Turbidity is the reduction of clarity in water due to the presence of suspended or colloidal particles.
Turbidity is measured by the amount of light which is reflected by the
particles. Turbidity is commonly used as an indicator for the general condition of the
drinking water, but is an easy field water quality
parameter to measure. Turbidity in water is caused by suspended
matter such as clay, silt, and organic matter and by plankton and other
microscopic organisms that interfere with the passage of light through the water
(American Public Health Association, 1998). Turbidity is closely related to
total suspended solids (TSS), but also includes plankton and other
organisms. Turbidity of natural waters tends to increase during runoff
events as a result of increased
overland flow, stream flow, and erosion.
The suspended or colloidal particles, commonly referred to as total
suspended solids (TSS), are all the
suspended solids in water which will
not settle out by gravity. TSS is measured
on a sample of water (which has been
settled) and are those particles which will not pass through a very fine
filter (usually 0.45 micron). The filter is pre-weighed
prior to passing of the water, and
post-weighed. The difference in the two weights is the TSS
concentration (in mg/L).
Turbidity is a measure of how much of the light traveling through water is
scattered by suspended particles. The scattering of light increases with
increasing suspended solid and plankton content. Turbidity in slow moving, deep
waters can be measured using a device called a Secchi disk. A Secchi disk is a
black and white, 20-cm diameter disk. The disk is lowered into the water until
it just disappears from sight. The depth at which the disk disappears is called
the Secchi depth, and is recorded in meters.
A Secchi disk does not work in shallow, fast-moving streams. In these
waters, a turbidimeter (sometimes called a nephelometer) is used. A turbidimeter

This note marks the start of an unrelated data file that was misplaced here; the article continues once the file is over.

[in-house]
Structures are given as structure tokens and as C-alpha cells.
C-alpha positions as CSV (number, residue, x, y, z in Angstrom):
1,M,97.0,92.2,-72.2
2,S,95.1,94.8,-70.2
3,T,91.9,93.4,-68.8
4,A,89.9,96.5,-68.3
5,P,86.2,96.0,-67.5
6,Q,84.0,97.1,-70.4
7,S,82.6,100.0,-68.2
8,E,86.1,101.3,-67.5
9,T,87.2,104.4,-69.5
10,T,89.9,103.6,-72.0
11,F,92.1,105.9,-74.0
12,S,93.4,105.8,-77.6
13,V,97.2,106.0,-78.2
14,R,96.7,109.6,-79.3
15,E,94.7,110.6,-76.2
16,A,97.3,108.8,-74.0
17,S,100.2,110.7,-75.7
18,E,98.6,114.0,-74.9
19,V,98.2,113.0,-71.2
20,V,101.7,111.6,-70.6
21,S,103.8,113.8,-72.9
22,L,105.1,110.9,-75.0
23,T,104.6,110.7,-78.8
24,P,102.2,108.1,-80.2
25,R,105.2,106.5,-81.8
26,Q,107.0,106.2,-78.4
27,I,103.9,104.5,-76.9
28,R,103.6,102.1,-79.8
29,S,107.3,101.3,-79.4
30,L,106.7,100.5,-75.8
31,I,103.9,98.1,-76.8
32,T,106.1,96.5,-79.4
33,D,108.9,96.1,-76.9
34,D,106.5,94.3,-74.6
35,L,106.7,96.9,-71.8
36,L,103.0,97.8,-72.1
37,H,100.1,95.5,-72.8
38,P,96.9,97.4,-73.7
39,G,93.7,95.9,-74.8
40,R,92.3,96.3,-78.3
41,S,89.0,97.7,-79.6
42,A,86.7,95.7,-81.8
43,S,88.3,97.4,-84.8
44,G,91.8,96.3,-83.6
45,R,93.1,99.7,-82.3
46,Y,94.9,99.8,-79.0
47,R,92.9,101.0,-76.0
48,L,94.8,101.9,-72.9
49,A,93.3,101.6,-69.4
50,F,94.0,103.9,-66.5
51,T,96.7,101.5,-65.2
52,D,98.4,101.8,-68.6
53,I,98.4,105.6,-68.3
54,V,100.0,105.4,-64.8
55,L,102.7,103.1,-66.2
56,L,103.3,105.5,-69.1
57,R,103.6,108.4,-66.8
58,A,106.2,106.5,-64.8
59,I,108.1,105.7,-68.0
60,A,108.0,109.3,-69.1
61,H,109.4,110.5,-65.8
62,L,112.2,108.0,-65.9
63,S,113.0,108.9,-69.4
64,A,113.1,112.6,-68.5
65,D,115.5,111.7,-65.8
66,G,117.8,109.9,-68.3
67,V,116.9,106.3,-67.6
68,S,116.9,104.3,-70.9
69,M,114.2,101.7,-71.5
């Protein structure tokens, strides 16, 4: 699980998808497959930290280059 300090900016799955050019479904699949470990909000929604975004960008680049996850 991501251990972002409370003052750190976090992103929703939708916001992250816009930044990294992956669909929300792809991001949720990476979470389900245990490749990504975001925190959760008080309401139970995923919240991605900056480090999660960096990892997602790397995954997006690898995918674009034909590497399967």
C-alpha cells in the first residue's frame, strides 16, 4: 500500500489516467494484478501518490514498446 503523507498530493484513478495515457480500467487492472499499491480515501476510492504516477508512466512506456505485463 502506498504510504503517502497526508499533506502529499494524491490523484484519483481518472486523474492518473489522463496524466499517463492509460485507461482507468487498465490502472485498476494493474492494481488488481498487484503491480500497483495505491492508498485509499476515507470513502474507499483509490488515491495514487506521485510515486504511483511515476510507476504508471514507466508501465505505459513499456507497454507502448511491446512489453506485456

measures the scattering of light, and provides a relative measure of turbidity
in Nephelometric Turbidity Units (NTUs). A less expensive method of measuring
turbidity is to evaluate the fuzziness of a mark at the bottom of a clear tube
when a water sample is poured in the tube. Units are reported in Jackson
Turbidity Units (JTUs). This method can only be used in highly turbid waters.
Factors Affecting Turbidity
Because one of the primary factors affecting turbidity is toal suspended
solids, the factors affecting TSS will also affect turbidity. In addition,
organic matter contributes to turbidity.
High Flow Rates
The flow rate of a water body is a primary factor influencing turbidity
concentrations. Fast running water can carry more particles and larger-sized
sediment. Heavy rains can pick up sand, silt, clay, and organic particles from
the land and carry it to surface water. A change in flow rate also can affect
turbidity; if the speed or direction of the water current increases, particulate
matter from bottom sediments may be resuspended.
Soil erosion is caused by disturbance of a land surface. Soil erosion can be
caused by Building and Road Construction, Forest Fires, Logging, and
Mining. The eroded soil particles can be carried by stormwater to
surface water. This will increase the turbidity of the water body.
During storm events, soil particles and debris from streets and industrial,
commerical, and residential areas can be washed into streams. Because of the
large amount of pavement in urban areas, natural settling areas have been
removed, and sediment is carried through storm drains to creeks and rivers.
Wastewater and Septic System Effluent
The effluent from Wastewater Treatment Plants (WWTPs) can add suspended
solids and organic material to a stream. The wastewater from our houses contains
food residue, human waste, and other solid material that we put down our drains.
Most of the solids and organic mateial are removed from the water at the WWTP
before being discharged to the stream, but treatment can’t eliminate
Decaying Plants and Animals
As plants and animals present in a water body die and decay, suspended
organic particles are released and can contribute to turbidity.
Bottom-feeding fish (such as carp) can stir up sediments as they remove
vegetation. These sediments can contribute to turbidity.
Algal blooms can contribute to turbidity. Algal production is enhanced when
nutrients are released from bottom sediments during seasonal turnovers and
changes in water current.
As flood waters recede, they will bring along inorganic and organic particles
from the land surface, and contribute this to the stream.
Water Quality Standards Regarding Turbidity
The U.S. Environmental Protection Agency’s (EPA) Surface Water Treatment
Rule requires systems using surface water or ground water under the direct
influence of surface water to (1) disinfect their water, and (2) filter their
water or meet criteria for avoiding filtration so that at no time can turbidity
go above 5 nephelometric turbidity units (NTUs). Systems that filter must ensure
that the turbidity go no higher than 1 NTU (0.5 NTU for conventional or direct
filtration) in at least 95% of the daily samples in any month.
information about the Water Research Center,